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Build a wireless network sniffer Print E-mail
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Source: Peter Seebach - Posted by Frank   
Wireless Security This article reviews common issues of wireless security, and shows how to use open source software to suss out wireless networks, get information about them, and start recognizing common security problems. You will learn how to build a lightweight wireless sniffer that runs on open source software and, see how simple it is to interact with wireless networks.

This article, the first in a two-part report, reviews common issues of wireless security, and shows how to use open source software to suss out wireless networks, get information about them, and start recognizing common security problems.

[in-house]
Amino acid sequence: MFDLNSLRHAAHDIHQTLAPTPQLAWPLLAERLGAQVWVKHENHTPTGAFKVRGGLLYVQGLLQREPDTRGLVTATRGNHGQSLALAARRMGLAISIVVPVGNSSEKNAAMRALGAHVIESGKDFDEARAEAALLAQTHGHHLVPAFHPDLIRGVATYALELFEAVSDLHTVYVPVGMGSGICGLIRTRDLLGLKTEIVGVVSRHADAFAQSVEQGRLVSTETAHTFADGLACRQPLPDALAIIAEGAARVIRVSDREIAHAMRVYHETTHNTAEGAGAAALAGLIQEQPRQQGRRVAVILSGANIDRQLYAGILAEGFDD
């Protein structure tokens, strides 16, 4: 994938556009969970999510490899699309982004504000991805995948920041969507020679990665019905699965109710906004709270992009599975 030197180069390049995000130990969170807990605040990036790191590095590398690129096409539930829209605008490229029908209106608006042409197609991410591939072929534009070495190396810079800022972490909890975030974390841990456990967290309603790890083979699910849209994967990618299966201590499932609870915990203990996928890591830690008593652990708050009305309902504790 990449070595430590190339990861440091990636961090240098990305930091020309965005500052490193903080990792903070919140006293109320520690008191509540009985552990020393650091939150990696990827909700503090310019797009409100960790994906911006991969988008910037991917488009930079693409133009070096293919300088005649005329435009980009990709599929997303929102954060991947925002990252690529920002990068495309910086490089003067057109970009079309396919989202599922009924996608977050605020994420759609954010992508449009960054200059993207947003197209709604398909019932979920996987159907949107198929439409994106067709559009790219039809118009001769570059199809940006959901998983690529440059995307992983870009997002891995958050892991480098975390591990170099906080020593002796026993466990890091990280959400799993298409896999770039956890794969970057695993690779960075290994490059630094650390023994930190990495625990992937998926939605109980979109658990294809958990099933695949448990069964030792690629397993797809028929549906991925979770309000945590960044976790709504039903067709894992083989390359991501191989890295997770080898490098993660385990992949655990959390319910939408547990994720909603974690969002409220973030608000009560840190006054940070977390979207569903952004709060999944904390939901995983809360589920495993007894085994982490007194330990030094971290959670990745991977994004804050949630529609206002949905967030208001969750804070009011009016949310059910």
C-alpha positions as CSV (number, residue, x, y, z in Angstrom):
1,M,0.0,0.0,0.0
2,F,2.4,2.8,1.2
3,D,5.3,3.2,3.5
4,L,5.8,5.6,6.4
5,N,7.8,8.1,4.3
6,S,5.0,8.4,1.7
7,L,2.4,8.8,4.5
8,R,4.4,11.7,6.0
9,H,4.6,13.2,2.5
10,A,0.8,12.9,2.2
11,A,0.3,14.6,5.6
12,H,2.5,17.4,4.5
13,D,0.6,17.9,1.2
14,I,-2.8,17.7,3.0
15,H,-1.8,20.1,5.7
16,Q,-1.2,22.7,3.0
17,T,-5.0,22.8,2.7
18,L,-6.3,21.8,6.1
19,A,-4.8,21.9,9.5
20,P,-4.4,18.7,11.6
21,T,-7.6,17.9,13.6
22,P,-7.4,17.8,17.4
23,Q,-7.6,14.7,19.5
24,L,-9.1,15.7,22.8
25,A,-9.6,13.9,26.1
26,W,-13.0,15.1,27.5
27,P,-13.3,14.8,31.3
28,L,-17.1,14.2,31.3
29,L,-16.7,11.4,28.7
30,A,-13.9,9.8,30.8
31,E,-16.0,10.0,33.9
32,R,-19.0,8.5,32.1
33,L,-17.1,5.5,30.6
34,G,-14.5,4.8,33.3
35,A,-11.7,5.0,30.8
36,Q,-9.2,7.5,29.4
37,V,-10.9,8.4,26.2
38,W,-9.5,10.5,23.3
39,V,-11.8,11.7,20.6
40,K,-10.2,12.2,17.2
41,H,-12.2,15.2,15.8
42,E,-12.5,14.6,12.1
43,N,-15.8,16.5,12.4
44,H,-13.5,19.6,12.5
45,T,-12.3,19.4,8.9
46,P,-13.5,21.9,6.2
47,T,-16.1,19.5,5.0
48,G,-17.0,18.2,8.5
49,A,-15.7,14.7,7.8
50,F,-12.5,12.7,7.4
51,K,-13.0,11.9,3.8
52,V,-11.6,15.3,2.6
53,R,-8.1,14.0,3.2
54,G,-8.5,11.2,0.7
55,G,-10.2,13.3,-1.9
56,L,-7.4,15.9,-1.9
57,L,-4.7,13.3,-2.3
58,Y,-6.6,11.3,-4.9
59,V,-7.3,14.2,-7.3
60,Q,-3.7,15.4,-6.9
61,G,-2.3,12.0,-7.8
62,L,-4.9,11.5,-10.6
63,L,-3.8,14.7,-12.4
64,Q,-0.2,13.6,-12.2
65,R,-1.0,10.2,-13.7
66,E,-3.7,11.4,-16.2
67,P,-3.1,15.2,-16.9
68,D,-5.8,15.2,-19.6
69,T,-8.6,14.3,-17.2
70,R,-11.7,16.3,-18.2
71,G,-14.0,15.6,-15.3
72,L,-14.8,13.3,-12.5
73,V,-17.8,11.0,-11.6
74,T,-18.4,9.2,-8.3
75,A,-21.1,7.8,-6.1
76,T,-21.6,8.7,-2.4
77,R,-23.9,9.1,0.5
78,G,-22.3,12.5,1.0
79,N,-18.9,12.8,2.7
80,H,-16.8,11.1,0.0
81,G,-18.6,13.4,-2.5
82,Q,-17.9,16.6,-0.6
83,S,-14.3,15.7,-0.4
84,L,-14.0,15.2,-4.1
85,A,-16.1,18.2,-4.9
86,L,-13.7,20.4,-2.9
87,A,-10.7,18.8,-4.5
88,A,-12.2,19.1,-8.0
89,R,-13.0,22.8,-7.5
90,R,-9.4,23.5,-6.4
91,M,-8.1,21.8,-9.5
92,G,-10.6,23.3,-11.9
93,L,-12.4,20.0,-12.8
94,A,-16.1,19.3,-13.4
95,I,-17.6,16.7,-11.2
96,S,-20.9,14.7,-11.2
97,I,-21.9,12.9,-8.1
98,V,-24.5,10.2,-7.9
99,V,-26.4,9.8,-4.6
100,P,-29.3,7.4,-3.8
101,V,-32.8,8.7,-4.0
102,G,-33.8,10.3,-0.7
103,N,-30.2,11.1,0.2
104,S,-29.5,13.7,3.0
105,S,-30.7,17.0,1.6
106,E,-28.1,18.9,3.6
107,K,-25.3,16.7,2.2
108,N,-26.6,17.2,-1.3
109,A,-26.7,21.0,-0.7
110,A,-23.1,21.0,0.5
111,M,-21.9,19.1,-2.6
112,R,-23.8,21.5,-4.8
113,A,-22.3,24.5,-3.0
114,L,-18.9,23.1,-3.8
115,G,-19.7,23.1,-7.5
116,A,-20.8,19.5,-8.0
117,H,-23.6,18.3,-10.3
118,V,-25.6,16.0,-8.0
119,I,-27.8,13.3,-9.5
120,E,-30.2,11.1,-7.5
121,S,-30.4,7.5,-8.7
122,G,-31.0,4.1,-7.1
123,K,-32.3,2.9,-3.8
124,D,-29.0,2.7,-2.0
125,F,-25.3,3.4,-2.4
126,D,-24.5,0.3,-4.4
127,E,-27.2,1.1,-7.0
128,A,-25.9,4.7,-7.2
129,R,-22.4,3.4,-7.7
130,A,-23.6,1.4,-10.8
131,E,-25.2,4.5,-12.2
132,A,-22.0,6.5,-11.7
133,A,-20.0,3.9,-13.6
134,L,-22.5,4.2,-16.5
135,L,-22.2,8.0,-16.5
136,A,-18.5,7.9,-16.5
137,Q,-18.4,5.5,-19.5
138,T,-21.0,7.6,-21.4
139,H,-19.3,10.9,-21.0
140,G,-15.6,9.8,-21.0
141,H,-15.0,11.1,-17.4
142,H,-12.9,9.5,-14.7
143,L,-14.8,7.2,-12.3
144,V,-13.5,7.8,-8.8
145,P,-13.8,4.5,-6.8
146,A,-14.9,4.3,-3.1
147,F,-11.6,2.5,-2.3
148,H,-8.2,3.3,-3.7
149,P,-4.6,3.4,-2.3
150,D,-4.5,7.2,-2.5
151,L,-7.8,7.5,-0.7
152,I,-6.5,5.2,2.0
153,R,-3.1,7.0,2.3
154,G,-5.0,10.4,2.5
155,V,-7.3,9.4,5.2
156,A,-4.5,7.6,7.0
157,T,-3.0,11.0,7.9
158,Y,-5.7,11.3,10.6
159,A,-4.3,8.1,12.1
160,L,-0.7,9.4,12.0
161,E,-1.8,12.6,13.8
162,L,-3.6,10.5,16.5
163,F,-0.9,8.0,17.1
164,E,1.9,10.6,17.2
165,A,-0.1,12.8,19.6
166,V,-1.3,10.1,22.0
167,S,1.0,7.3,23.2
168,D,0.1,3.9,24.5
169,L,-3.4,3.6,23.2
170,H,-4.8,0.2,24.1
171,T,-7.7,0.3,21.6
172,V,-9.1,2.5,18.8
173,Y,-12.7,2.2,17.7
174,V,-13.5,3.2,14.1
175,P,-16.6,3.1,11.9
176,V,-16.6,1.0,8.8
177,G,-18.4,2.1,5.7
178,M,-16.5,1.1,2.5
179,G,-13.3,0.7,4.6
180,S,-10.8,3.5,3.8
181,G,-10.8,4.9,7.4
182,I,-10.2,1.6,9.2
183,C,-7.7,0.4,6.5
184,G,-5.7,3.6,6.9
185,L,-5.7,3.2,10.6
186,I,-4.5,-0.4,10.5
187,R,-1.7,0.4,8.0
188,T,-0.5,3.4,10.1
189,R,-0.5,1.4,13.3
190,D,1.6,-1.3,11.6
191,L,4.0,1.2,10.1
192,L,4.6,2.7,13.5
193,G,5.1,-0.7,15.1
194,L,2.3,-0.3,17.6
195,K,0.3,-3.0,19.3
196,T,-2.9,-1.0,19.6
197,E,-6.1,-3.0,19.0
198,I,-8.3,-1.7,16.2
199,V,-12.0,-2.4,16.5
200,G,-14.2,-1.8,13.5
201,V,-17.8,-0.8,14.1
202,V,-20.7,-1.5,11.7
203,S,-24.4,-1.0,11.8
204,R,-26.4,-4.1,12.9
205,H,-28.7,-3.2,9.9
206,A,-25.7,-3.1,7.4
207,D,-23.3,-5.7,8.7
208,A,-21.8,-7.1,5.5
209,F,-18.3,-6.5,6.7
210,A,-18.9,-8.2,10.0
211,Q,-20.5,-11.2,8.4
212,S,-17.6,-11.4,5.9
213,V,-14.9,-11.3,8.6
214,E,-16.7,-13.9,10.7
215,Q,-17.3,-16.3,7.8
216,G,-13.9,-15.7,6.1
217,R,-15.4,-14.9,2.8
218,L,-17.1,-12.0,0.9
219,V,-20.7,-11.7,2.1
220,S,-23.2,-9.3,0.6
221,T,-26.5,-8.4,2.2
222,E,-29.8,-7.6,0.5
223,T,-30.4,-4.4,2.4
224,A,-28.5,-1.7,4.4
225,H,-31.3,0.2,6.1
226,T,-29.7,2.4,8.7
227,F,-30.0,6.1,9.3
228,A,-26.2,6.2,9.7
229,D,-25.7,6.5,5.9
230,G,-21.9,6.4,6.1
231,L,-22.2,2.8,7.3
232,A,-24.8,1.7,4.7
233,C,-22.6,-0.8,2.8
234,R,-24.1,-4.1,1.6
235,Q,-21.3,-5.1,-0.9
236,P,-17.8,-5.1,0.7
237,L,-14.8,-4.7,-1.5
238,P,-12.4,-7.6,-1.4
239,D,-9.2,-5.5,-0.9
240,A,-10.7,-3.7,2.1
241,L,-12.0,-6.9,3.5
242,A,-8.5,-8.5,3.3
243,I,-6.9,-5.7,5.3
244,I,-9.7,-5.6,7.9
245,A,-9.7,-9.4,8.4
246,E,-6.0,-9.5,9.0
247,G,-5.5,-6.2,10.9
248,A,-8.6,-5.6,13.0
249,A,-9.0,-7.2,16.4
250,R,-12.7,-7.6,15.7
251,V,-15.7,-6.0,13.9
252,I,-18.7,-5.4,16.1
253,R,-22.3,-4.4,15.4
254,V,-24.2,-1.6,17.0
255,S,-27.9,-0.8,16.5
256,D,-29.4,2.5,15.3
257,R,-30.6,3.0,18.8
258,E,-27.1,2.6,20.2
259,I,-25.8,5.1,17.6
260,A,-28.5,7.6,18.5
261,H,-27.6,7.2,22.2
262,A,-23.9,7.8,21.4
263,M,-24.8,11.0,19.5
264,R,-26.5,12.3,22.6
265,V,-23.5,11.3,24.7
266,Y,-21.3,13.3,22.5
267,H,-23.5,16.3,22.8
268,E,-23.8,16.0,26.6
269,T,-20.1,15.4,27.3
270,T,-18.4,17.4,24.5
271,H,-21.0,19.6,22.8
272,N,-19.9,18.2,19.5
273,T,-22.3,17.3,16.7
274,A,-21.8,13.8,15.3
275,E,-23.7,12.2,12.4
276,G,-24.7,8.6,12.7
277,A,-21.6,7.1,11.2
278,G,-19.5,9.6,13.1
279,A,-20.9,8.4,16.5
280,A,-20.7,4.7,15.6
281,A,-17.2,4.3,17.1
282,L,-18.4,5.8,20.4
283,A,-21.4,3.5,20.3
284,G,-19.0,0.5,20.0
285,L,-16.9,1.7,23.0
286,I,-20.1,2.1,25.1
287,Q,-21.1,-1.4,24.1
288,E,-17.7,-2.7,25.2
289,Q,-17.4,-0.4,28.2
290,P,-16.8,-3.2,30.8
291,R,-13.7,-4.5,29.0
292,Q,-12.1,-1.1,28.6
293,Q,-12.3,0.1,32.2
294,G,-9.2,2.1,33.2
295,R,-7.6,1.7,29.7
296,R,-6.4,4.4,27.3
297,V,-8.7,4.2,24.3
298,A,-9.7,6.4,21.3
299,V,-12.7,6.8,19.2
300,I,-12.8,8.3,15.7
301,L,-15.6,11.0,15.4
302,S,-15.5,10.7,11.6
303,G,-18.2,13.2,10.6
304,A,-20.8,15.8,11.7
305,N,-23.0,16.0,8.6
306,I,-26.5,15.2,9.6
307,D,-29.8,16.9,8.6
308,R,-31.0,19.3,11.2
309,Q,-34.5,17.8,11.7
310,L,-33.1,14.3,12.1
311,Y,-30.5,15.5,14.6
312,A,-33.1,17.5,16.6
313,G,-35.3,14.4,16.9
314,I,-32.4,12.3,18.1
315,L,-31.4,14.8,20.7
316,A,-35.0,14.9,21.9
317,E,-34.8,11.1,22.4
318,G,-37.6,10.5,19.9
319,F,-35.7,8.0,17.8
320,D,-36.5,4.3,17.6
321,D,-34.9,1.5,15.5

One of the best ways to make sure information is kept secure is to broadcast it using a published standard, and to try to make sure the signal goes as far as possible. Right? Well, maybe that isn't the best strategy after all. Unfortunately for us, the convenience of wireless access to a network means that a lot of people use a wireless network, and that means that a lot of data is being broadcast in the clear.

In this article, I'll build a lightweight wireless sniffer that runs on open source software. You'll see how simple it is to interact with wireless networks. The information the sniffer collects offers some insights on key wireless security issues.

It's easy to underestimate the availability of wireless networks. During testing for this article, I had a recurring problem: my equipment kept accidentally picking up networks other than the ones I wanted to test. In fact, my laptop has found wireless networks to associate with while I'm traveling on the freeway! So, one obvious thing for a wireless network scanner to do is to identify the names and signal strengths of local wireless networks.

Read this full article at Peter Seebach

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